Sunday, September 25, 2016

Actually, you can't measure it

We're told repeatedly: you can't manage what you can't measure. Or, you can measure anything -- everything

Actually, you can't

Measurements do the changing
There are may project domains where measurements change the thing being measured, so that the results are incorrect, sometimes dramatically so:
  • Many chemical reactions or chemistry attributes
  • Some biological effects
  • Most quantum effects
  • Most very-high or ultra-high frequency systems (VHF and UHF, to extend to micro and millimeter wave systems)
  • Some optical effects
 And, of course, many human behaviors and biases are themselves biased by measurement processes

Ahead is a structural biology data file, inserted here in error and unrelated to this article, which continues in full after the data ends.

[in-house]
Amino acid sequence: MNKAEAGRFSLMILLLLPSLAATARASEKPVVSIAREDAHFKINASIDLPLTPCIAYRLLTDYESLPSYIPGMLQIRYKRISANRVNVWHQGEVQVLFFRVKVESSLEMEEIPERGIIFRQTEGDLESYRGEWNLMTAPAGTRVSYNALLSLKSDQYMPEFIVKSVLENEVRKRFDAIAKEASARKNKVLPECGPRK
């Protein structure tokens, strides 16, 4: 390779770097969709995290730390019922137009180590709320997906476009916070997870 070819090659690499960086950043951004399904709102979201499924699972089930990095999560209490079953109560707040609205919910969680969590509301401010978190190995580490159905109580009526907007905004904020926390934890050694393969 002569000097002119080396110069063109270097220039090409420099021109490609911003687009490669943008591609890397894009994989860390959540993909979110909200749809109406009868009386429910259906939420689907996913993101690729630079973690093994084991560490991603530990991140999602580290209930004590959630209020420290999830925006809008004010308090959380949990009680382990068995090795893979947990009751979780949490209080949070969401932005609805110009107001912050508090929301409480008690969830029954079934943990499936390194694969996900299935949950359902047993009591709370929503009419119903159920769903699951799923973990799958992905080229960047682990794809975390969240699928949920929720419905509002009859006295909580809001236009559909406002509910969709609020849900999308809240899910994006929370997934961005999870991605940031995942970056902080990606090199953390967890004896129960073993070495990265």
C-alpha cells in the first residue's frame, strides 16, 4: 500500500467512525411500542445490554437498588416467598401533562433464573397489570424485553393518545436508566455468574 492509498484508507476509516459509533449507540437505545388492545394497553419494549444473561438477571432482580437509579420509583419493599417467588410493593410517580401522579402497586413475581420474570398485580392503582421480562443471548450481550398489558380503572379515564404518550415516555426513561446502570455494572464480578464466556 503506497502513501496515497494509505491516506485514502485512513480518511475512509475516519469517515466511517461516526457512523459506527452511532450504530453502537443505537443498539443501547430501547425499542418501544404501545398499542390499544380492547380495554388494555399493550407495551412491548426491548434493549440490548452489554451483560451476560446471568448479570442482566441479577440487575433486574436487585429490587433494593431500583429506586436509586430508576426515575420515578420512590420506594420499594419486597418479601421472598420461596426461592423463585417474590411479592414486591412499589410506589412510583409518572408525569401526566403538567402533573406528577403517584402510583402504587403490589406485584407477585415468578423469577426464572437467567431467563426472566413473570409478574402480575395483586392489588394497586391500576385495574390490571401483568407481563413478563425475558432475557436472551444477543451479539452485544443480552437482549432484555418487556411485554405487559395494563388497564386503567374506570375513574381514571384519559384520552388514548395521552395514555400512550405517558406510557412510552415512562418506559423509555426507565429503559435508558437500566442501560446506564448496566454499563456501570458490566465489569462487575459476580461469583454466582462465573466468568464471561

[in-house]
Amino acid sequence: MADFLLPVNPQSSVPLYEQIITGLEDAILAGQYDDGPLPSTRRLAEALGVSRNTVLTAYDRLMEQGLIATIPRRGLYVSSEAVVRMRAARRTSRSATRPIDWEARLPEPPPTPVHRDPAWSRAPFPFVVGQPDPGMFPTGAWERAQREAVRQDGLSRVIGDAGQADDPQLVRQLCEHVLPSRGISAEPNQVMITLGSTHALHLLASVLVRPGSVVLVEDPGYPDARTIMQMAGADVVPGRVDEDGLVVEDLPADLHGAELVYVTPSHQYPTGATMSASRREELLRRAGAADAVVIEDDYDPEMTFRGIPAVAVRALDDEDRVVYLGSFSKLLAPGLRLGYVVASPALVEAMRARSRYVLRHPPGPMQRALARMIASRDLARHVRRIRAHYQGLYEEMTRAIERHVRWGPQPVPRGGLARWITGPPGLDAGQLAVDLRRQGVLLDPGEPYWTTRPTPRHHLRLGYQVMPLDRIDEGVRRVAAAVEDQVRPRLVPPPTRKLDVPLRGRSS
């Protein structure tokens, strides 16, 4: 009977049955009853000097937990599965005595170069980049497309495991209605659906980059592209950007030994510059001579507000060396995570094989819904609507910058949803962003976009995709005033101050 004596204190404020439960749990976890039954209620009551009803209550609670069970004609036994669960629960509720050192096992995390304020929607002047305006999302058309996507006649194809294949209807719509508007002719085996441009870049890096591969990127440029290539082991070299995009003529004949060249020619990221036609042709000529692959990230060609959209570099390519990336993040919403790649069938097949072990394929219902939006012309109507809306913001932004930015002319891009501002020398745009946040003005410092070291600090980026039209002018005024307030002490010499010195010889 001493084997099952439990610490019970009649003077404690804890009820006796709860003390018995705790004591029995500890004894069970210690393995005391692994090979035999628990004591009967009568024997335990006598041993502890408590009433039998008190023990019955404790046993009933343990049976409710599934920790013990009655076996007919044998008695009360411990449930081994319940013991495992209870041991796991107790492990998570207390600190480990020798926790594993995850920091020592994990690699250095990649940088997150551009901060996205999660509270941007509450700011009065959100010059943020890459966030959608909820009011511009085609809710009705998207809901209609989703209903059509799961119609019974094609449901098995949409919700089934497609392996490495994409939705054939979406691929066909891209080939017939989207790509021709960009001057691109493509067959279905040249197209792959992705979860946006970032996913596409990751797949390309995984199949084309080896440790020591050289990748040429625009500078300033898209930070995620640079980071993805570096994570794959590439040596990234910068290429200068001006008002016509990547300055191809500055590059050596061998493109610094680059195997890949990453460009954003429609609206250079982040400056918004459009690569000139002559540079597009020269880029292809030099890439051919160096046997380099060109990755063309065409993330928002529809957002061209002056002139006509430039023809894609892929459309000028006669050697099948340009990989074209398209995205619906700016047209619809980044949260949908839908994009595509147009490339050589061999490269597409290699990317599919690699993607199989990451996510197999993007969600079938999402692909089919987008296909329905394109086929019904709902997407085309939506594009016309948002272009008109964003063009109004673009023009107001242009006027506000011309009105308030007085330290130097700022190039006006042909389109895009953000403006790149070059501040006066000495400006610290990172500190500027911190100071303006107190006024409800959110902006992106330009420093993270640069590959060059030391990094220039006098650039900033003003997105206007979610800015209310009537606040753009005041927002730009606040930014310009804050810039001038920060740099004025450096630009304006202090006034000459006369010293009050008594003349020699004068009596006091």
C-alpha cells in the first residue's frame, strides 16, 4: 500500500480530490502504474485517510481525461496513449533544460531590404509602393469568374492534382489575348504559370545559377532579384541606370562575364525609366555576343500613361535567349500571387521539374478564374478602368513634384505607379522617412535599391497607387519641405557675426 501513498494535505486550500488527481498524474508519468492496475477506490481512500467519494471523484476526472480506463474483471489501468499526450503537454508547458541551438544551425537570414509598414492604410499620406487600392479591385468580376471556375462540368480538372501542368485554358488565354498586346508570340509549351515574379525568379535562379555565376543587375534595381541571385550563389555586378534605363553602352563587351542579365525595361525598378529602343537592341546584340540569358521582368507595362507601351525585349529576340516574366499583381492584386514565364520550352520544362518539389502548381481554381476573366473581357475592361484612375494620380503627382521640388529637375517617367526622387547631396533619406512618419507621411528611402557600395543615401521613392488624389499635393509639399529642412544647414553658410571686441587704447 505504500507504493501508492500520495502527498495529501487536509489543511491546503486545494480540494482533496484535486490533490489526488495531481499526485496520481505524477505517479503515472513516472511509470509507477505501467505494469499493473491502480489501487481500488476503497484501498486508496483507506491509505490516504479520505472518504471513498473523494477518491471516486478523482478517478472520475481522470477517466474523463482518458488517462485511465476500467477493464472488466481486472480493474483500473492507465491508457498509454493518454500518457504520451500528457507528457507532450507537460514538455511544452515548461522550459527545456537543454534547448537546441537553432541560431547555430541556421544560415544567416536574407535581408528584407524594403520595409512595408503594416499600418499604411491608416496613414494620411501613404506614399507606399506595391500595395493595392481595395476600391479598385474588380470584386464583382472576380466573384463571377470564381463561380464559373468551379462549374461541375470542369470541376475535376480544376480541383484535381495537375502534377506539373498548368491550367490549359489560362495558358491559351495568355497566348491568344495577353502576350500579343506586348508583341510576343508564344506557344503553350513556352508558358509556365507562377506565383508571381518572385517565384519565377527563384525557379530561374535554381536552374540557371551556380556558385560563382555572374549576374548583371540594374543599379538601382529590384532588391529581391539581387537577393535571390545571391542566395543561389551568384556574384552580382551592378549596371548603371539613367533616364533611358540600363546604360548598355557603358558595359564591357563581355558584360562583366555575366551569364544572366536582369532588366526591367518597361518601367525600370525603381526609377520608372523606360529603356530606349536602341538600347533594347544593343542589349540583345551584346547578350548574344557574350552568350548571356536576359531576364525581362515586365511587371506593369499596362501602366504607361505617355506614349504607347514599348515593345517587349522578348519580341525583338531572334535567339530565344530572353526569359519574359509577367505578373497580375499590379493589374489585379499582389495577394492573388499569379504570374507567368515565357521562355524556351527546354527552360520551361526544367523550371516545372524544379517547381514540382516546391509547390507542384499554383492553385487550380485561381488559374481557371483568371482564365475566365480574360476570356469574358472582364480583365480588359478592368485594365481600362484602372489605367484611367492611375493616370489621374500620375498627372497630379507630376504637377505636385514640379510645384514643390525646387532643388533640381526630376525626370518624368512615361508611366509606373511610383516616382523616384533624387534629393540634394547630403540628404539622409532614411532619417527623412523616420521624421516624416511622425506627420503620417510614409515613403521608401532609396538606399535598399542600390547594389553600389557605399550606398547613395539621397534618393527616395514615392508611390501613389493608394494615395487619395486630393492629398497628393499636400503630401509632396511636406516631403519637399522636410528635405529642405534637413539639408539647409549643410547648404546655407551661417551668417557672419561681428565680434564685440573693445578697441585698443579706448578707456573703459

Intangibles et al
Not be left out: the affects and effects of intangibles, like leadership, empathy, the art of communication, and others. Not directly measureable, their impact is a matter of inference. Typically: imagine the situation without these influences; imagine the situation with them. The difference is as close to a measurement -- if you can call it that -- that you'll get.
Which all leaves the project where?
  • Inference and deduction based on observable outcomes which are downstream or isolated or buffered from the instigating effects 
  • Statistical predictions that may not be inference or deduction
  • Bayes reasoning, which is all about dependent or conditioned outcomes
  • Simulations and emulations
Bottom line: don't buy into the mantra of "measure everything". Measuring may well be more detrimental than no measurements at all

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